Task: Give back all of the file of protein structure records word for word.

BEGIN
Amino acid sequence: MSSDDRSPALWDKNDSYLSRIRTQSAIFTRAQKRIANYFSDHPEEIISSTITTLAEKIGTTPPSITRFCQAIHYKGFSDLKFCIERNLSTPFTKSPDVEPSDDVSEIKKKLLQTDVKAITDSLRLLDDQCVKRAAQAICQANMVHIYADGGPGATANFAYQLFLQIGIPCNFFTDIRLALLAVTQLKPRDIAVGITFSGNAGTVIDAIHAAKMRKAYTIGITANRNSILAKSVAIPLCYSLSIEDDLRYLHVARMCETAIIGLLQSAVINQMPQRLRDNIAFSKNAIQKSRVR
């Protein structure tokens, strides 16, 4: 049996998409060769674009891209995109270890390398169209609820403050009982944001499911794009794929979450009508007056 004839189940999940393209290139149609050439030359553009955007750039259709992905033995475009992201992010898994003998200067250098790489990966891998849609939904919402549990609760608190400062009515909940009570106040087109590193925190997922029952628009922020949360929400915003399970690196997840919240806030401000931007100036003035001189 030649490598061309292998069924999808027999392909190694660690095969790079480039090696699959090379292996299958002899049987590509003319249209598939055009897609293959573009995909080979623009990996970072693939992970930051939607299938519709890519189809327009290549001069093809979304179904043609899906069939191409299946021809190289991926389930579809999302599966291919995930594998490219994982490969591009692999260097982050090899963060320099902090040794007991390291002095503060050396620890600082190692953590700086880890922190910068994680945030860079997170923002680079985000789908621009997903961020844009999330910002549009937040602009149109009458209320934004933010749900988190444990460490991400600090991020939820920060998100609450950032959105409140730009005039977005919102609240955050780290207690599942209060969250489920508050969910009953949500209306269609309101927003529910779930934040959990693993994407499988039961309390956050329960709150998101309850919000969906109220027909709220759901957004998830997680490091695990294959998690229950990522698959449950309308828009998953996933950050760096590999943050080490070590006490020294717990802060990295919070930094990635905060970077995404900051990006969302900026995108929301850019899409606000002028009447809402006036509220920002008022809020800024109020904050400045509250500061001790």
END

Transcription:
Amino acid sequence: MSSDDRSPALWDKNDSYLSRIRTQSAIFTRAQKRIANYFSDHPEEIISSTITTLAEKIGTTPPSITRFCQAIHYKGFSDLKFCIERNLSTPFTKSPDVEPSDDVSEIKKKLLQTDVKAITDSLRLLDDQCVKRAAQAICQANMVHIYADGGPGATANFAYQLFLQIGIPCNFFTDIRLALLAVTQLKPRDIAVGITFSGNAGTVIDAIHAAKMRKAYTIGITANRNSILAKSVAIPLCYSLSIEDDLRYLHVARMCETAIIGLLQSAVINQMPQRLRDNIAFSKNAIQKSRVR
């Protein structure tokens, strides 16, 4: 049996998409060769674009891209995109270890390398169209609820403050009982944001499911794009794929979450009508007056 004839189940999940393209290139149609050439030359553009955007750039259709992905033995475009992201992010898994003998200067250098790489990966891998849609939904919402549990609760608190400062009515909940009570106040087109590193925190997922029952628009922020949360929400915003399970690196997840919240806030401000931007100036003035001189 030649490598061309292998069924999808027999392909190694660690095969790079480039090696699959090379292996299958002899049987590509003319249209598939055009897609293959573009995909080979623009990996970072693939992970930051939607299938519709890519189809327009290549001069093809979304179904043609899906069939191409299946021809190289991926389930579809999302599966291919995930594998490219994982490969591009692999260097982050090899963060320099902090040794007991390291002095503060050396620890600082190692953590700086880890922190910068994680945030860079997170923002680079985000789908621009997903961020844009999330910002549009937040602009149109009458209320934004933010749900988190444990460490991400600090991020939820920060998100609450950032959105409140730009005039977005919102609240955050780290207690599942209060969250489920508050969910009953949500209306269609309101927003529910779930934040959990693993994407499988039961309390956050329960709150998101309850919000969906109220027909709220759901957004998830997680490091695990294959998690229950990522698959449950309308828009998953996933950050760096590999943050080490070590006490020294717990802060990295919070930094990635905060970077995404900051990006969302900026995108929301850019899409606000002028009447809402006036509220920002008022809020800024109020904050400045509250500061001790």